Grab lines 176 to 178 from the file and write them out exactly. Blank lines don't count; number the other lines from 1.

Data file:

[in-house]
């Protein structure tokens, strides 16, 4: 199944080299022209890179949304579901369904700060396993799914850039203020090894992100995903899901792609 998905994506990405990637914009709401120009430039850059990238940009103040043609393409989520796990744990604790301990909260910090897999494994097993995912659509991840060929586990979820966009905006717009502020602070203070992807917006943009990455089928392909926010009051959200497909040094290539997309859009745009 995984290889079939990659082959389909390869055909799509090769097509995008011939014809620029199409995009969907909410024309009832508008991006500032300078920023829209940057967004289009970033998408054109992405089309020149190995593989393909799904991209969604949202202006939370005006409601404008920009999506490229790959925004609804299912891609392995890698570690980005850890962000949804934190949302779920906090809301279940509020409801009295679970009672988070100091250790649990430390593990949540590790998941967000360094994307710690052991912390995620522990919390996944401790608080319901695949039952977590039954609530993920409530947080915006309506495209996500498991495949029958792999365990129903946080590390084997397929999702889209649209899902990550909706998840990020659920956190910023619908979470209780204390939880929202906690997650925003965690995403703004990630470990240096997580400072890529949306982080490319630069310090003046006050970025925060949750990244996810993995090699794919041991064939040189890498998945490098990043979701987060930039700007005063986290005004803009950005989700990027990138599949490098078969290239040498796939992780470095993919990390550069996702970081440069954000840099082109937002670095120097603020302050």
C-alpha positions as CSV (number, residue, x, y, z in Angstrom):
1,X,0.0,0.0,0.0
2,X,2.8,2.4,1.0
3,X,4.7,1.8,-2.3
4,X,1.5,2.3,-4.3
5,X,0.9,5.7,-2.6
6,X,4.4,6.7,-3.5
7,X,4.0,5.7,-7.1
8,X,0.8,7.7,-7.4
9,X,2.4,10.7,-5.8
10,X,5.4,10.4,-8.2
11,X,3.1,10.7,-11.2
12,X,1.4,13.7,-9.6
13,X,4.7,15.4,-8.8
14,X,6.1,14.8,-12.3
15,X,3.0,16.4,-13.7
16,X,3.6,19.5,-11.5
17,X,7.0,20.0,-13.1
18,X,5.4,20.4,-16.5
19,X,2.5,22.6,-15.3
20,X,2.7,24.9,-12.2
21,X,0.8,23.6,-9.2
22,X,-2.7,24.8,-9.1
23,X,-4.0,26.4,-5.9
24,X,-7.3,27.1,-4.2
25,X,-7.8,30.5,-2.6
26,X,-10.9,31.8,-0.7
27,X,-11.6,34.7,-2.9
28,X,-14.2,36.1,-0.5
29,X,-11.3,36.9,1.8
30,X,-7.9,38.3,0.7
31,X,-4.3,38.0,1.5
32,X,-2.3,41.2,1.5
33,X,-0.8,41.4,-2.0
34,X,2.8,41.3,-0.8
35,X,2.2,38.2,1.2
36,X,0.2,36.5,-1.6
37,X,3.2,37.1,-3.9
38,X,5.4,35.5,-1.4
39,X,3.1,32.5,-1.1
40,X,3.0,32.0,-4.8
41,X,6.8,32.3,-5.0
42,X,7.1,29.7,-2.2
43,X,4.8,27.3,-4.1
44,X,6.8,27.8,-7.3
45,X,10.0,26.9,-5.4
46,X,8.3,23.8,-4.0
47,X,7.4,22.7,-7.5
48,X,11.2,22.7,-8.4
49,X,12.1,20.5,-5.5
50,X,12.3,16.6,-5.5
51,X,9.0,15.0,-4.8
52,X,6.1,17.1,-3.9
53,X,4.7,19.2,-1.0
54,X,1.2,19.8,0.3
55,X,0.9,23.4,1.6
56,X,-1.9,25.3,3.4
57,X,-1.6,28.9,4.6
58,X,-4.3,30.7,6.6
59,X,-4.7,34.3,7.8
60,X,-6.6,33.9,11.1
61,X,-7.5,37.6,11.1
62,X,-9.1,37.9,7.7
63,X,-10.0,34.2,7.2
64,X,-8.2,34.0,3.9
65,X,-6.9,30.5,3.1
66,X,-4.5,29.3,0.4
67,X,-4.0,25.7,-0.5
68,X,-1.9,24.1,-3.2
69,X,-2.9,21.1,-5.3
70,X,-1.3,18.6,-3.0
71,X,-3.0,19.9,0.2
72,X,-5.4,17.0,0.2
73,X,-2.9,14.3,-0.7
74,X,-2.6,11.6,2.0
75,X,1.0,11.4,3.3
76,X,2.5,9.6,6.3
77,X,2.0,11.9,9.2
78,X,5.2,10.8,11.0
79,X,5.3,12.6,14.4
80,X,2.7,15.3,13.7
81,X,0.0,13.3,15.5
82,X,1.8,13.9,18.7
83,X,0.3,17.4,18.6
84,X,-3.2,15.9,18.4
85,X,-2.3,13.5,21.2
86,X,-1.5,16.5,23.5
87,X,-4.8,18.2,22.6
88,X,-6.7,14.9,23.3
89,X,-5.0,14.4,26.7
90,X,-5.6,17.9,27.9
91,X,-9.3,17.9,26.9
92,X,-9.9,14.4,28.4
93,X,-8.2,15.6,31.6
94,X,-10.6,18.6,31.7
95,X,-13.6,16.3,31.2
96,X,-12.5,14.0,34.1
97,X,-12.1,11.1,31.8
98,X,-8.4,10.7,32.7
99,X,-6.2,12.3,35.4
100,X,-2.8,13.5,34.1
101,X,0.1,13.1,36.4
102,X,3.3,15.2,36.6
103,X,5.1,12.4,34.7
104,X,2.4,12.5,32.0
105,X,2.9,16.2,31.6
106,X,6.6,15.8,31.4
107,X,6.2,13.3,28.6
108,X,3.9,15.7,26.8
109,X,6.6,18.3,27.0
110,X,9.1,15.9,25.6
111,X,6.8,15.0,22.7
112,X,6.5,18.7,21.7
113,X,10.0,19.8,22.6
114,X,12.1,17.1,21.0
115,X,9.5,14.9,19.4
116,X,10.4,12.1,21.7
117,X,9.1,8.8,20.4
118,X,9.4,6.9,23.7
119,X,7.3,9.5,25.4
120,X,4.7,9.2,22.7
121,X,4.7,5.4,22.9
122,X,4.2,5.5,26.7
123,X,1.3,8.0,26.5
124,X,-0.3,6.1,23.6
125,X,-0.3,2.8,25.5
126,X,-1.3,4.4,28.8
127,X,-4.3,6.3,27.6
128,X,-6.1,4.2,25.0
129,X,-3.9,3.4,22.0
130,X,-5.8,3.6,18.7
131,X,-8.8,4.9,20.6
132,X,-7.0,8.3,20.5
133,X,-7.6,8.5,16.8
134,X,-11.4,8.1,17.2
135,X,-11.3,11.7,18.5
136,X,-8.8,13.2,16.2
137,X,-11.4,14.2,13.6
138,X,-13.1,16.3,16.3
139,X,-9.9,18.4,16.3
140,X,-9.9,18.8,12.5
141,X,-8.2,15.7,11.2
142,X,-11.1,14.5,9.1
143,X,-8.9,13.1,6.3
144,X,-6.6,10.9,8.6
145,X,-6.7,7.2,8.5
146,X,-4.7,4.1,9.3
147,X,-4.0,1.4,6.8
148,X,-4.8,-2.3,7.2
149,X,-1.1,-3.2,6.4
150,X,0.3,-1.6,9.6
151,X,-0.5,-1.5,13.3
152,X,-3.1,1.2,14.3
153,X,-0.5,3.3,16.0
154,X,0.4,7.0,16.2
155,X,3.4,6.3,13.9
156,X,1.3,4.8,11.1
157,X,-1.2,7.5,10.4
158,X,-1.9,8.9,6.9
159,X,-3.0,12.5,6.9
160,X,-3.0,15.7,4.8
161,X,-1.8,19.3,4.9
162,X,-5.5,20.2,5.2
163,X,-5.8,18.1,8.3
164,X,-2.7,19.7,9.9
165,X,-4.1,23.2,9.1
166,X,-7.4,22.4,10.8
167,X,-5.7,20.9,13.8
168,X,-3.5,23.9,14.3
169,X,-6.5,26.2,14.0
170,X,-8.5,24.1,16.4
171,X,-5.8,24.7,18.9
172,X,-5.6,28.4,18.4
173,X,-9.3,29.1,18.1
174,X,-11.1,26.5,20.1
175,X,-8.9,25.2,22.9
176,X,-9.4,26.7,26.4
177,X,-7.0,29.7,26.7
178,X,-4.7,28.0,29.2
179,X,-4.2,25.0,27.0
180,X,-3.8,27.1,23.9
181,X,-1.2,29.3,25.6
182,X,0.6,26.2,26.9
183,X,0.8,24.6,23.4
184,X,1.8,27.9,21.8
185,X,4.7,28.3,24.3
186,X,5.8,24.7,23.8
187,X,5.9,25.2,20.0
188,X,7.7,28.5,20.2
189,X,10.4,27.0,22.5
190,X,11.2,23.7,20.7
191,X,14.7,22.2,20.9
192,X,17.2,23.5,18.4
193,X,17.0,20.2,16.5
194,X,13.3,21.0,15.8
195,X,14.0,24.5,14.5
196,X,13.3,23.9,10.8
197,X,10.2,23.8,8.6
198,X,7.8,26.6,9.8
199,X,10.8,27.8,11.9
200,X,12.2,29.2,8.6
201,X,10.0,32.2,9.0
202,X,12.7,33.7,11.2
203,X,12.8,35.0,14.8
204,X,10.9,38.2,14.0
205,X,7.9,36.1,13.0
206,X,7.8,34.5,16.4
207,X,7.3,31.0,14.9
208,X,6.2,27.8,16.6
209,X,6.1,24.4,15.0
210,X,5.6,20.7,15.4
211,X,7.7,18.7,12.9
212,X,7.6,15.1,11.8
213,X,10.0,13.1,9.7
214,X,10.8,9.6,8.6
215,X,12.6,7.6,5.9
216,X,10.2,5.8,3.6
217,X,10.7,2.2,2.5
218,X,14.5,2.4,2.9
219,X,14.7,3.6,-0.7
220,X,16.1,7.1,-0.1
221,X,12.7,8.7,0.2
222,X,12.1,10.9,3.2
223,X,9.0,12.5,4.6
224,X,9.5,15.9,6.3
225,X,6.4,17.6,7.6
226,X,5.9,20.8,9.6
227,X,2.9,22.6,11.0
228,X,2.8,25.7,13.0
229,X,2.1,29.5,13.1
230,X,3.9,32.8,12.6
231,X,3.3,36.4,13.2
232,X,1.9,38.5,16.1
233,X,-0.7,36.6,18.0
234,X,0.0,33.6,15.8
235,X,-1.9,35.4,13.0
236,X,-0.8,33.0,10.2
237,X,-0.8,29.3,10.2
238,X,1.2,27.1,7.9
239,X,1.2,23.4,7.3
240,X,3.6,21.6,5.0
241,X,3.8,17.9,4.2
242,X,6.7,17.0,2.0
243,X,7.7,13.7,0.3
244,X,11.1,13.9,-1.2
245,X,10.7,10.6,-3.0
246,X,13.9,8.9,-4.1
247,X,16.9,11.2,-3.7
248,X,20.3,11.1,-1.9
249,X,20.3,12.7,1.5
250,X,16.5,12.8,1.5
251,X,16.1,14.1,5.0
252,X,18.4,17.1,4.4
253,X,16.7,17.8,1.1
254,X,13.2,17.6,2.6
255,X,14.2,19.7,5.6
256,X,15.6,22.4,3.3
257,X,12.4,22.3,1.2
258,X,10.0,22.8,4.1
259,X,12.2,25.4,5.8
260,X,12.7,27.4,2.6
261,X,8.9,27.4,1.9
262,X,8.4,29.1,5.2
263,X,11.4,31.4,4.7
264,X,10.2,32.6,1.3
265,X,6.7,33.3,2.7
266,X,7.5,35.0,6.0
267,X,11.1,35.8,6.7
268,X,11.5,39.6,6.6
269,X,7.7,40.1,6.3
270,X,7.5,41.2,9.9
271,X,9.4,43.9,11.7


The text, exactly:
173,X,-9.3,29.1,18.1
174,X,-11.1,26.5,20.1
175,X,-8.9,25.2,22.9